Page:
Watching high quality nature programmes on TV can uplift people's moods, reduce negative emotions, and help alleviate the kind of boredom associated with being isolated indoors. (2020-10-13)

Mass loss driven shape evolution model unveils formation of flattened 'snowman' (486958) Arrokoth
An international research team led by Assoc. Prof. ZHAO Yuhui from the Purple Mountain Observatory has built and applied a mass-loss-driven shape evolution model (MONET) and suggested that the current flattened shape of Arrokoth could be of evolutionary origin due to volatile outgassing in a timescale of about 1-100 Myr, which provides a natural explanation for the flattening shape of the body. (2020-10-12)

A timeline on the evolution of reptiles
A statistical analysis of that vast database is helping scientists better understand the evolution of these cold-blooded vertebrates by contradicting a widely held theory that major transitions in evolution always happened in big, quick (geologically speaking) bursts, triggered by major environmental shifts. (2020-10-06)

UM researchers help study largest estimated Greenland ice loss
University of Montana researchers have contributed to a study forecasting significant ice loss in Greenland. According to the study just published in the journal Nature, Greenland will lose more ice this century than in the past 12,000 years if greenhouse gas emissions are not curbed. (2020-10-06)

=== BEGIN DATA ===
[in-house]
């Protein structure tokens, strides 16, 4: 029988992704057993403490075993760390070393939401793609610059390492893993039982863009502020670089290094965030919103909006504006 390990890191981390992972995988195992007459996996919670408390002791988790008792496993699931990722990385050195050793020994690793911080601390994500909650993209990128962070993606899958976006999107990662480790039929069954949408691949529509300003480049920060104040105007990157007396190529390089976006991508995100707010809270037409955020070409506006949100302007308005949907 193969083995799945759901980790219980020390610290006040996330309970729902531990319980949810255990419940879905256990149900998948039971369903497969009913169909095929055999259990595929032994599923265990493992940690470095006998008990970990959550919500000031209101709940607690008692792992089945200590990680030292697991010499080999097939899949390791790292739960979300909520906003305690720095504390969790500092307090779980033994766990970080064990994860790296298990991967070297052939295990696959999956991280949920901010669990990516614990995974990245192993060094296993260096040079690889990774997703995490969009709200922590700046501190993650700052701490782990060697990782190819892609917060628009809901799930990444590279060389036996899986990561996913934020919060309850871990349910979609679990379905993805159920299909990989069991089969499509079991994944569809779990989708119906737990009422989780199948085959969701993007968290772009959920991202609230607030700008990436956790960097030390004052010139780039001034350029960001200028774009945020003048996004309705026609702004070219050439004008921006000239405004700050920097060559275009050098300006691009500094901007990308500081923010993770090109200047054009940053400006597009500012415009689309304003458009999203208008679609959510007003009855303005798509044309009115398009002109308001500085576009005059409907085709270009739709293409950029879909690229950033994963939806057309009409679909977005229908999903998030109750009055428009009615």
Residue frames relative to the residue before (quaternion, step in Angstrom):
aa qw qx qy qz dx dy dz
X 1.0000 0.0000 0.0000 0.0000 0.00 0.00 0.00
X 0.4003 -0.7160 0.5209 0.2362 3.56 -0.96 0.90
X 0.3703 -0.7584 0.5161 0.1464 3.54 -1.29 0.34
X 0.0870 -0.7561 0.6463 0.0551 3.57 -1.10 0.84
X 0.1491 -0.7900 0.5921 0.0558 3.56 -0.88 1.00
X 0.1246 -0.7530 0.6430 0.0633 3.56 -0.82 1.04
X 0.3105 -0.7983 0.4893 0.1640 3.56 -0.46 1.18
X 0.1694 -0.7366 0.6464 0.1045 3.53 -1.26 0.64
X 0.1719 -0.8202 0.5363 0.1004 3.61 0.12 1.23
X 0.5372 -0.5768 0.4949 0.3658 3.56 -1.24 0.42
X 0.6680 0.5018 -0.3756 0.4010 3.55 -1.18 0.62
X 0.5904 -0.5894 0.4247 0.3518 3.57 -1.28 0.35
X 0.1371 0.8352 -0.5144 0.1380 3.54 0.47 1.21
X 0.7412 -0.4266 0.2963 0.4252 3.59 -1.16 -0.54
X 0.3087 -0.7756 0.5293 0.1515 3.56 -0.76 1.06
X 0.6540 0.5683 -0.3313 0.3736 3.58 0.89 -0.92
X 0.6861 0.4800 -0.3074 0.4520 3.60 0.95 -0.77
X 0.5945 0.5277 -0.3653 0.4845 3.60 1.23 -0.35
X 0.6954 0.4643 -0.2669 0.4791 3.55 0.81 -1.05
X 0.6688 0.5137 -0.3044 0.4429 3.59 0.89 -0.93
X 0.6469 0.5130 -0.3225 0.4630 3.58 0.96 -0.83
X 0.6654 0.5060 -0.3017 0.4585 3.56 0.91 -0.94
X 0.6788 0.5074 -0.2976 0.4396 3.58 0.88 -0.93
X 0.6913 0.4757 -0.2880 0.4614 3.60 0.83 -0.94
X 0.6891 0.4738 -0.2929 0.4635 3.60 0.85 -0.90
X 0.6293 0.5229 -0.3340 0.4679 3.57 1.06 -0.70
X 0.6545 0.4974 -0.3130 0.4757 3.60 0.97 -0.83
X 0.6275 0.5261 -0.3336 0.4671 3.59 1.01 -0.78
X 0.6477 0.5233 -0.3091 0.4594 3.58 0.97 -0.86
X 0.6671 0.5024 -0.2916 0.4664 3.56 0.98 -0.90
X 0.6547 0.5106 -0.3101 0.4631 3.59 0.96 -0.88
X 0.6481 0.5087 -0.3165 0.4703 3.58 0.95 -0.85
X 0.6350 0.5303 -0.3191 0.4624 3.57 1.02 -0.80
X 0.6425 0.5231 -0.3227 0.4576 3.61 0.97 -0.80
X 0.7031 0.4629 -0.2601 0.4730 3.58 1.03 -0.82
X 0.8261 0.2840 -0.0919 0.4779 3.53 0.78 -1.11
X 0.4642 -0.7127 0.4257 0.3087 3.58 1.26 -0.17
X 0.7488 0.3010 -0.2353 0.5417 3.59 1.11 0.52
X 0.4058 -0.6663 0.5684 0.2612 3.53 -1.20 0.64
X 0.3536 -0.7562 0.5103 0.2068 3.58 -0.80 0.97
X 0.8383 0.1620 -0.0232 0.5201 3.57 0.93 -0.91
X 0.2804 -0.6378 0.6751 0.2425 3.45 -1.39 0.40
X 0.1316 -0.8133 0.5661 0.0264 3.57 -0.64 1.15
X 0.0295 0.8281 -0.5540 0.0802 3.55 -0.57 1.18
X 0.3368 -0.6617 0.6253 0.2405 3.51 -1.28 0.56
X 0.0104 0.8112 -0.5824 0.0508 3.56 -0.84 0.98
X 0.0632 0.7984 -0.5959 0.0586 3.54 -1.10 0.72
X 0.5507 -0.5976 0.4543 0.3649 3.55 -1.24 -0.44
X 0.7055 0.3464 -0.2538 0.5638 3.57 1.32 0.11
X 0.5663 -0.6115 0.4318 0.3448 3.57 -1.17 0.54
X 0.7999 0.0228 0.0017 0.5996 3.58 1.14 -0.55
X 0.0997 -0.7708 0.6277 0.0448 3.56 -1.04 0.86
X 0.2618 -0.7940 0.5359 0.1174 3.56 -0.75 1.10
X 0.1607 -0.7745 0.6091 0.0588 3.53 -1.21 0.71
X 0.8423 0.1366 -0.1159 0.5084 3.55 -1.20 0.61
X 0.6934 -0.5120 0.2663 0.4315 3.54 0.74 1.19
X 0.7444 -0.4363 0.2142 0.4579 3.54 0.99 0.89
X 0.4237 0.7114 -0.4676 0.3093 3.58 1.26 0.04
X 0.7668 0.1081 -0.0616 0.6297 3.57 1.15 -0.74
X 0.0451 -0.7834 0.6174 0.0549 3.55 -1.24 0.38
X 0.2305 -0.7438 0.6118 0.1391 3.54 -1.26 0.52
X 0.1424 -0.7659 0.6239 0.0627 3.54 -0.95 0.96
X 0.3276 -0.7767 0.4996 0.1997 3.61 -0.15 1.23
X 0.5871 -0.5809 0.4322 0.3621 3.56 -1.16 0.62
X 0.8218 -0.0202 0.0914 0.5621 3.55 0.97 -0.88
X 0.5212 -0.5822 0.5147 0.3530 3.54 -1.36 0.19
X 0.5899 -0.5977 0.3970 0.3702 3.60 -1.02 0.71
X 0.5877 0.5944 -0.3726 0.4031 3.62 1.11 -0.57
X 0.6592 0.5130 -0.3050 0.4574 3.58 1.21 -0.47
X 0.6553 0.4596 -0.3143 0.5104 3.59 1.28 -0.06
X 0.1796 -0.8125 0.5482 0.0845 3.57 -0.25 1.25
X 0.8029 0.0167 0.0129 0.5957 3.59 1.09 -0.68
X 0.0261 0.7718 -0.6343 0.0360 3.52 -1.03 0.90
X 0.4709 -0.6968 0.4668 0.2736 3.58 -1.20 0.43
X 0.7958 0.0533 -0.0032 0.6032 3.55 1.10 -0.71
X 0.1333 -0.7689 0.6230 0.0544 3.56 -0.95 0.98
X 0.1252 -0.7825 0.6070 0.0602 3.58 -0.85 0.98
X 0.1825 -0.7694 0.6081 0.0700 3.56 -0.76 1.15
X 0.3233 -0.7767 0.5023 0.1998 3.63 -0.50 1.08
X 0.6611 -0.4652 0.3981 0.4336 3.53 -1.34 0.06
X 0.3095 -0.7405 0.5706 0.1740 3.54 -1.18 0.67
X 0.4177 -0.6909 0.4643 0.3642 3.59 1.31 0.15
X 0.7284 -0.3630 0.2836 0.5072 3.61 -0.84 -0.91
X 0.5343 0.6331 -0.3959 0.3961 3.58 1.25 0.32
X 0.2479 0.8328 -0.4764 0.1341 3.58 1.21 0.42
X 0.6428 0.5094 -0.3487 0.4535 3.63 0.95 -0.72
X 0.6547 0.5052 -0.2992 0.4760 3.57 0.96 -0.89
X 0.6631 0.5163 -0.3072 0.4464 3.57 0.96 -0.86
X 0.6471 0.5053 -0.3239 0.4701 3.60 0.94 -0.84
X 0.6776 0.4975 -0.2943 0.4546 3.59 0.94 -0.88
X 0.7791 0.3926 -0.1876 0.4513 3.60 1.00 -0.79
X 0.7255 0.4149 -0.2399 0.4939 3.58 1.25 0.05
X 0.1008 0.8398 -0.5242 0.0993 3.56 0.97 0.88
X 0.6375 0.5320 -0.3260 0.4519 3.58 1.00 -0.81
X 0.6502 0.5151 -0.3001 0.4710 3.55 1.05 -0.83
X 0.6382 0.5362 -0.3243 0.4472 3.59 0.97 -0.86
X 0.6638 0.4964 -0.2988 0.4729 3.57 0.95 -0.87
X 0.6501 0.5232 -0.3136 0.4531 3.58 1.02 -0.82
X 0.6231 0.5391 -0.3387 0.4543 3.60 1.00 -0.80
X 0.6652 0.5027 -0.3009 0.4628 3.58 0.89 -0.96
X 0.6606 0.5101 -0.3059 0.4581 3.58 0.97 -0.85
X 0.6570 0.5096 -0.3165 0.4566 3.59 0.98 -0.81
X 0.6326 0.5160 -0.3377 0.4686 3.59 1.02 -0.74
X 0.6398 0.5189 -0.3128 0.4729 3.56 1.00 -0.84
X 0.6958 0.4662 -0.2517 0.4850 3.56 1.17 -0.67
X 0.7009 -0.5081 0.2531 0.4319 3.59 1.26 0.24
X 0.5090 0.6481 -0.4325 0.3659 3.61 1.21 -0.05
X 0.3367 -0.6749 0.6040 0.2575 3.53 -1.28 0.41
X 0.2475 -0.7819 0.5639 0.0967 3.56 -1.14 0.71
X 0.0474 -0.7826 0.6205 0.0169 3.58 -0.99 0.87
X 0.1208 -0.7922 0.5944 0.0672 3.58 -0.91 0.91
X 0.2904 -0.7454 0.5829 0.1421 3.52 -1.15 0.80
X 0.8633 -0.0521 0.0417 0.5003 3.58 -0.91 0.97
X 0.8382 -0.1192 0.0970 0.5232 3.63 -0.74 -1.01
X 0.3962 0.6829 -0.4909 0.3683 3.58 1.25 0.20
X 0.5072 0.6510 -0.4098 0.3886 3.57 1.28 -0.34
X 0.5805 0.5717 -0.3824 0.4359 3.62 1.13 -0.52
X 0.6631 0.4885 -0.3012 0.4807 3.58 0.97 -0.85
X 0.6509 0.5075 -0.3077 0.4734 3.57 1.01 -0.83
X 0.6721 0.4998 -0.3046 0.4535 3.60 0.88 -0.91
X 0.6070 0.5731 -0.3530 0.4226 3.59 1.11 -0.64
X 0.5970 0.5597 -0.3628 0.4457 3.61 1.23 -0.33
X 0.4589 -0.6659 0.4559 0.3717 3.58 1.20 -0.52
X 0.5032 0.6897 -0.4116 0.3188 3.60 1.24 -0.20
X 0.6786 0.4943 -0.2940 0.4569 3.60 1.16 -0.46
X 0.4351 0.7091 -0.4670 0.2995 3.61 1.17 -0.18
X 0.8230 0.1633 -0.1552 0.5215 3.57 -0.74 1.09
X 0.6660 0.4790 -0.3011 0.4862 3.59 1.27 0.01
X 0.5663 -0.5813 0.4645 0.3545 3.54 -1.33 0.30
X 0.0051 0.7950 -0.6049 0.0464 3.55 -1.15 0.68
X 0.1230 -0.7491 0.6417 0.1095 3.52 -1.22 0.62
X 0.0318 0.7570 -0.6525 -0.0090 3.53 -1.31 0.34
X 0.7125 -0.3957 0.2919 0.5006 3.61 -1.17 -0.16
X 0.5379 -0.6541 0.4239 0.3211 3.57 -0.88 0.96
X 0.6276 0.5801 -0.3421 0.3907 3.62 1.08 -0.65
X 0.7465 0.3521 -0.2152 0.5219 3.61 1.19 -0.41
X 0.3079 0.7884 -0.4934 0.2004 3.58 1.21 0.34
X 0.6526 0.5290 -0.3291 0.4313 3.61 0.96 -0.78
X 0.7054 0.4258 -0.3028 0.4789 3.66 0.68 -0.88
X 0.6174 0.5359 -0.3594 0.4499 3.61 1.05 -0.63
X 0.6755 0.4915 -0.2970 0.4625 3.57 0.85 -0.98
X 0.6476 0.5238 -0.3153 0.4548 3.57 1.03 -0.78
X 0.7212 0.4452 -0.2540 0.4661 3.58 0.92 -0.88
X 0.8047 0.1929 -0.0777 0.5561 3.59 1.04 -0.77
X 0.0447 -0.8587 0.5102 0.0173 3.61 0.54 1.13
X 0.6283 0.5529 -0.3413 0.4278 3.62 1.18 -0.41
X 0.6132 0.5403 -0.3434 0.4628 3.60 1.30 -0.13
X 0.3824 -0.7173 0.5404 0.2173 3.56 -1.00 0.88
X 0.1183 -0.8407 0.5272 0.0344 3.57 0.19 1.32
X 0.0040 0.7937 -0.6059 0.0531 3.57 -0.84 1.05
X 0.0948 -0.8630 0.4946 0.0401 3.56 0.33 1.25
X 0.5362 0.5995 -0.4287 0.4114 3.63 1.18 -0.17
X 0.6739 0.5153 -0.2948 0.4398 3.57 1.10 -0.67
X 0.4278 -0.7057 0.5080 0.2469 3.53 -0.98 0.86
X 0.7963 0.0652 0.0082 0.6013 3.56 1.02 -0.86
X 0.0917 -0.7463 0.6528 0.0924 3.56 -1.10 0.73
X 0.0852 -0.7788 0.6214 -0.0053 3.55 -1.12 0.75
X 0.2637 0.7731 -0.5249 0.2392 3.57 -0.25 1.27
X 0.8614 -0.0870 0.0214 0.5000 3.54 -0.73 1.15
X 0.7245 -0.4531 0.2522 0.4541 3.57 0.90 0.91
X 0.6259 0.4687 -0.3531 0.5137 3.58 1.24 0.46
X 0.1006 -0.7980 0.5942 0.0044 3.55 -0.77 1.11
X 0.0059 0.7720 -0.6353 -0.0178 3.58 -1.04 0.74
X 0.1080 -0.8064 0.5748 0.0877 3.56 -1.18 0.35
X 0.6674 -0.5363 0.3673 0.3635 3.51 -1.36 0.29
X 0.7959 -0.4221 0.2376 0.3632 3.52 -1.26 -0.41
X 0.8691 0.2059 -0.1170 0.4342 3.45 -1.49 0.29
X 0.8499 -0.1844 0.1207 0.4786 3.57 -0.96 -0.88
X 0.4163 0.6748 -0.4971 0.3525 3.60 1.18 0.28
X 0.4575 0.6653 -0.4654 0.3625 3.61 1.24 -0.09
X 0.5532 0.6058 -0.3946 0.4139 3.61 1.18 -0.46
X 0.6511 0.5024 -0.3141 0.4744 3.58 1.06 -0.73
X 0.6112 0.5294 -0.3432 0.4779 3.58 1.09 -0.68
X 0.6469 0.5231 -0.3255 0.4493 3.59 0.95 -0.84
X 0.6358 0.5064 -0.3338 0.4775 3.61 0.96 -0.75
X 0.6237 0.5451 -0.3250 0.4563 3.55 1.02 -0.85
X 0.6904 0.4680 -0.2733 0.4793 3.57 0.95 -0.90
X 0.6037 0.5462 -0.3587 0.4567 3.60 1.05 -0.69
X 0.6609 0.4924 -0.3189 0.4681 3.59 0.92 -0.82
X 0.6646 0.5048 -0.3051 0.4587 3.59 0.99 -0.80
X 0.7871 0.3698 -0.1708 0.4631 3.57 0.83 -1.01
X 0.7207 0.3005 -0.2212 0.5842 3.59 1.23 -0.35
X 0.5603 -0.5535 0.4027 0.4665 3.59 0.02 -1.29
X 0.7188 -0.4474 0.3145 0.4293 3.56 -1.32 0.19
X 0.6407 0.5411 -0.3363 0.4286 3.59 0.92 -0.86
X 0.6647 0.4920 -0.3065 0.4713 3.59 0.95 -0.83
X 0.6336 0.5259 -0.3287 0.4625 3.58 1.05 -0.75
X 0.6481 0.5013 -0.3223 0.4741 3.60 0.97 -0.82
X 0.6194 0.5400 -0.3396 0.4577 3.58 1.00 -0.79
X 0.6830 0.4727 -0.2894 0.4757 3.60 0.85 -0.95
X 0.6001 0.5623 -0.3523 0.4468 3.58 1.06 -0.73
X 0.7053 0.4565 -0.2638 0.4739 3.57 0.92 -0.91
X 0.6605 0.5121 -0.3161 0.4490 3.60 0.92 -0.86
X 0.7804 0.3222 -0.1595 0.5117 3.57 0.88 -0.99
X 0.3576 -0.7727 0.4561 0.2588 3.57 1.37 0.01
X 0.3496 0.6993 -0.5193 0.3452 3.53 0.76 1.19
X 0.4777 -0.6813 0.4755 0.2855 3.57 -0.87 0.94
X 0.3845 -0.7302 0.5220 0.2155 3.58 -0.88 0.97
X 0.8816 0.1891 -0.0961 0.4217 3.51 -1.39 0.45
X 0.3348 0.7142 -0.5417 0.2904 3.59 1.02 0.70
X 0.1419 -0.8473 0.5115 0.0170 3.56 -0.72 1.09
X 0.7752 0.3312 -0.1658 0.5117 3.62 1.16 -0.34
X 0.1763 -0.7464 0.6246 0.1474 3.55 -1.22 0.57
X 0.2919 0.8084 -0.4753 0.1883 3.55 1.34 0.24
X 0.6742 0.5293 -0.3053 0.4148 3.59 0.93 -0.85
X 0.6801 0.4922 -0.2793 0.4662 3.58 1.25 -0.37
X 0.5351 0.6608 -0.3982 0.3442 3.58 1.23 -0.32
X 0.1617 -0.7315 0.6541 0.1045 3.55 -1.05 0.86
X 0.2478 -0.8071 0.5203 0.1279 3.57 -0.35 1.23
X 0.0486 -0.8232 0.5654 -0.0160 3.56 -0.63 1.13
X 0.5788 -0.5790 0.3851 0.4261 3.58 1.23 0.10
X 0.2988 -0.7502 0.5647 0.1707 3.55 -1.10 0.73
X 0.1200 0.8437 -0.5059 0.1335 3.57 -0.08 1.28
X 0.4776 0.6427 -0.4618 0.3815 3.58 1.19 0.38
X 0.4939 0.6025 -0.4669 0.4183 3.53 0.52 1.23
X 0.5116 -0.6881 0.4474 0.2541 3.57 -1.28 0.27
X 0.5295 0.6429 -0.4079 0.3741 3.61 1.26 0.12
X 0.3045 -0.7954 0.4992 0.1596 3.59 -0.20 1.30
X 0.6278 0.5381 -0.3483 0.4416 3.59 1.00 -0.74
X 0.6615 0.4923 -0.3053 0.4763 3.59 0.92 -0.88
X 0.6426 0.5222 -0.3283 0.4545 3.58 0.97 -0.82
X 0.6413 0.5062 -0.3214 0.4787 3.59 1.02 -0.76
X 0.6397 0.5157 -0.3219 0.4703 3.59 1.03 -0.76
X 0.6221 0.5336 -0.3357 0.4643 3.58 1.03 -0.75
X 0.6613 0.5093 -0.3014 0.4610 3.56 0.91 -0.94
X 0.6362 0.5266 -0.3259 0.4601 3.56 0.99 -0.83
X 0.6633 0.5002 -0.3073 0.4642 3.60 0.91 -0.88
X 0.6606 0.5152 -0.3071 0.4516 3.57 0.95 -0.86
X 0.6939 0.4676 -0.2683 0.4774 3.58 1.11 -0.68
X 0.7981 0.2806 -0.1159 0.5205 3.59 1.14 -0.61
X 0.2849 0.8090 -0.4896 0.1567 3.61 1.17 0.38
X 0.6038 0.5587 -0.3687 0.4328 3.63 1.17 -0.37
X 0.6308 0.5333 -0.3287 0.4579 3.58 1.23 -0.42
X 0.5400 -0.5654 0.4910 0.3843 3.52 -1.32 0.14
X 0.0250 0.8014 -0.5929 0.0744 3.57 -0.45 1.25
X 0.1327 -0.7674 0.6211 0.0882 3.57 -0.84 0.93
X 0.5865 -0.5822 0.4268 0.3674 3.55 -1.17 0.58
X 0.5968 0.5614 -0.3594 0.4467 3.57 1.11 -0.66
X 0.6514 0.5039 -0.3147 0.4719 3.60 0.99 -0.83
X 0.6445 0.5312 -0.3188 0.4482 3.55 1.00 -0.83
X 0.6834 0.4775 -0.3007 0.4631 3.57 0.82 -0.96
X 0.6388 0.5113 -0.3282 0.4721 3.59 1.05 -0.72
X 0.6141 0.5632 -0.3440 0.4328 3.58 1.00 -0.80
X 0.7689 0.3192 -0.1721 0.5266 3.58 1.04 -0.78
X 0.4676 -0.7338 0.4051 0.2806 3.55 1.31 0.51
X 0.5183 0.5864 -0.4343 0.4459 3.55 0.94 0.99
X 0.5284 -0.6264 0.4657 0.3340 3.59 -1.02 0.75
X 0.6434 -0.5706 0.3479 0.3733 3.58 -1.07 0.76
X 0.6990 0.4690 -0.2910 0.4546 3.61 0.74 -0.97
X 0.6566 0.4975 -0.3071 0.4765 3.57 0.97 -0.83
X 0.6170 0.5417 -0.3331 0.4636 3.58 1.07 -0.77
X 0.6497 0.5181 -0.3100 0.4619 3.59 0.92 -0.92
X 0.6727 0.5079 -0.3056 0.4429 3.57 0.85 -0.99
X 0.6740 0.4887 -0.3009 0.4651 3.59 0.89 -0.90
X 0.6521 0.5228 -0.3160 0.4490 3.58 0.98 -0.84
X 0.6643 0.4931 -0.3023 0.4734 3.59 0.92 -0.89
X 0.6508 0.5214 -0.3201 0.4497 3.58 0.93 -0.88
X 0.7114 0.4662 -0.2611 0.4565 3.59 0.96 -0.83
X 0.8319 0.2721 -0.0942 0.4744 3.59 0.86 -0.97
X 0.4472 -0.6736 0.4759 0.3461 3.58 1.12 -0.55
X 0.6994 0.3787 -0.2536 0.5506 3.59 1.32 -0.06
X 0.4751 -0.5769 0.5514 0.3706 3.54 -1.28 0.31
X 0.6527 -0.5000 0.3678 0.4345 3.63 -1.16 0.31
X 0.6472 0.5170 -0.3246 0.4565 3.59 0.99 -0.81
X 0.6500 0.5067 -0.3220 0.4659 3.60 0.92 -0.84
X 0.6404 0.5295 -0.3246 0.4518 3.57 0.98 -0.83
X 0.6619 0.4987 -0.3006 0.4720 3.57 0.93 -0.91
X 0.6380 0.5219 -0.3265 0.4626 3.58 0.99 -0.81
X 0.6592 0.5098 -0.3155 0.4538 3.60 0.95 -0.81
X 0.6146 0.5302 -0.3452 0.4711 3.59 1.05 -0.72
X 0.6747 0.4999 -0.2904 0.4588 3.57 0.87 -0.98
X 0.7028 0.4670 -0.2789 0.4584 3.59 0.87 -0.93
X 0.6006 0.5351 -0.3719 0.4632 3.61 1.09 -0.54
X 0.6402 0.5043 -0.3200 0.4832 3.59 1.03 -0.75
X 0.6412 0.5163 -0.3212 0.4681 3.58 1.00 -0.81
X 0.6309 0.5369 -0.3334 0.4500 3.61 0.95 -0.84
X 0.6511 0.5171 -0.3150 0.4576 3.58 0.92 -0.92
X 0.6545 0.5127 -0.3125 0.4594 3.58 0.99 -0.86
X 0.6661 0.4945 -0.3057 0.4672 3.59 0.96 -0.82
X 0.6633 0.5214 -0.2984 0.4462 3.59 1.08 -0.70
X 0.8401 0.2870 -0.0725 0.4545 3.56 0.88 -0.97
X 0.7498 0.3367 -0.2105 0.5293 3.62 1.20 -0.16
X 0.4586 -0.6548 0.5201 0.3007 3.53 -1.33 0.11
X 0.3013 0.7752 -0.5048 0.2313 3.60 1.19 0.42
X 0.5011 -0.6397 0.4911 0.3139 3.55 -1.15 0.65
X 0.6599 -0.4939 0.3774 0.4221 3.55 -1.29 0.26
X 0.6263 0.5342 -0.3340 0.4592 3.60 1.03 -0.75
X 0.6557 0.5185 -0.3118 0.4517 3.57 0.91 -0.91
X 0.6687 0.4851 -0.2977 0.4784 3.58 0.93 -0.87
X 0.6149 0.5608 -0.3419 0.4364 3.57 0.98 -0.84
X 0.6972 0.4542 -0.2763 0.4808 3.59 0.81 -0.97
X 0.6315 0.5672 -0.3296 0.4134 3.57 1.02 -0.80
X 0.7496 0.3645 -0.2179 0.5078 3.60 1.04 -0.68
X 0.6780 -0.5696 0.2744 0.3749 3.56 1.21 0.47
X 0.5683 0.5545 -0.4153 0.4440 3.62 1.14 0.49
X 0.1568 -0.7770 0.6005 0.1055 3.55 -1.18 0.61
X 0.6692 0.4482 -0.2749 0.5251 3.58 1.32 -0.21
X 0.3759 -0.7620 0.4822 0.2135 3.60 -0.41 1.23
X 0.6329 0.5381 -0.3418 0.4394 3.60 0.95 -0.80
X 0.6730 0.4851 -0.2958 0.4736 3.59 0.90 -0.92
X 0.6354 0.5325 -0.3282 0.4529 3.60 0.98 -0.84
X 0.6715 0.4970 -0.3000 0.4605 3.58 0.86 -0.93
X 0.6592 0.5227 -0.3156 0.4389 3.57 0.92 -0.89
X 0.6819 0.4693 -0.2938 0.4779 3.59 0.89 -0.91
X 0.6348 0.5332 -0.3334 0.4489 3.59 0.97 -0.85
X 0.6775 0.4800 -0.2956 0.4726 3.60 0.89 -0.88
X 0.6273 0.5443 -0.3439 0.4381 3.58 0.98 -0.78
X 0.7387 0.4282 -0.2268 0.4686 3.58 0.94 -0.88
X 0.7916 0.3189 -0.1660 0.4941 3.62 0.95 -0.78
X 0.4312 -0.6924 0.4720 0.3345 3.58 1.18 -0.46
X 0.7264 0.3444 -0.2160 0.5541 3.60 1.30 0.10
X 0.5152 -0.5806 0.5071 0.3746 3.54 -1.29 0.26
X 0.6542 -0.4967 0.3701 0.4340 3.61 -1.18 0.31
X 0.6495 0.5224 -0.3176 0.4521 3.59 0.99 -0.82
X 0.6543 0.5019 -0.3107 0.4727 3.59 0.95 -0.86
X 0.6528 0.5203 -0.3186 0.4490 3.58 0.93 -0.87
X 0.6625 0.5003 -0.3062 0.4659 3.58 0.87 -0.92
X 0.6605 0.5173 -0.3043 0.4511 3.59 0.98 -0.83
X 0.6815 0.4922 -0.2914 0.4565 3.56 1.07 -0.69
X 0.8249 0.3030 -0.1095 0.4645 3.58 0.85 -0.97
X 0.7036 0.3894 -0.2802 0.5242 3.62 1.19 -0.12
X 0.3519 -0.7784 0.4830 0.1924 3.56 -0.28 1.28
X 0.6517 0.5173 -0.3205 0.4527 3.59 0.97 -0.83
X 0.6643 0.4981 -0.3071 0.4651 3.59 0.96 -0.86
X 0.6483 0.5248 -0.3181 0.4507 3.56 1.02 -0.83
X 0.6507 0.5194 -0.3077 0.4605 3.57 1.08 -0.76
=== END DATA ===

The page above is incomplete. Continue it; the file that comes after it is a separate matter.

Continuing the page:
Seeking ancient rainforests through modern mammal diets
Closed-canopy rainforests are a vital part of Earth's modern ecosystems, but tropical plants don't preserve well in the fossil record so it is difficult to tell how long these habitats have existed and where rainforests might have once grown. Instead, scientists look to the diets of extinct animals, which lock evidence of the vegetation they ate into their teeth. A new study finds that the paradigm used to identify closed-canopy rainforests needs to be reassessed. (2020-10-05)

The testimony of trees: How volcanic eruptions shaped 2000 years of world history
Researchers have shown that over the past two thousand years, volcanoes have played a larger role in natural temperature variability than previously thought, and their climatic effects may have contributed to past societal and economic change. (2020-09-28)

Natural capital a missing piece in climate policy
Clean air, clean water and a functioning ecosystem are considered priceless. Yet accounting for the economic value of nature has large implications for climate policy, a UC Davis study shows. (2020-09-28)

Halt post-disturbance logging in forests
Please do not disturb: After forest fires, bark beetle infestations and other damage, the affected forests should not be cleared. (2020-09-23)

Study shows the major impact of diabetes on the risk of falls
New research presented at this year's annual meeting of the European Association for the Study of Diabetes (EASD), held online this year (21-25 September), shows that having type 1 diabetes (T1D) is associated with a 33% increase in the risk of falls compared with the general population, while having type 2 diabetes (T2D) is associated with a 19% increased risk of falls. (2020-09-20)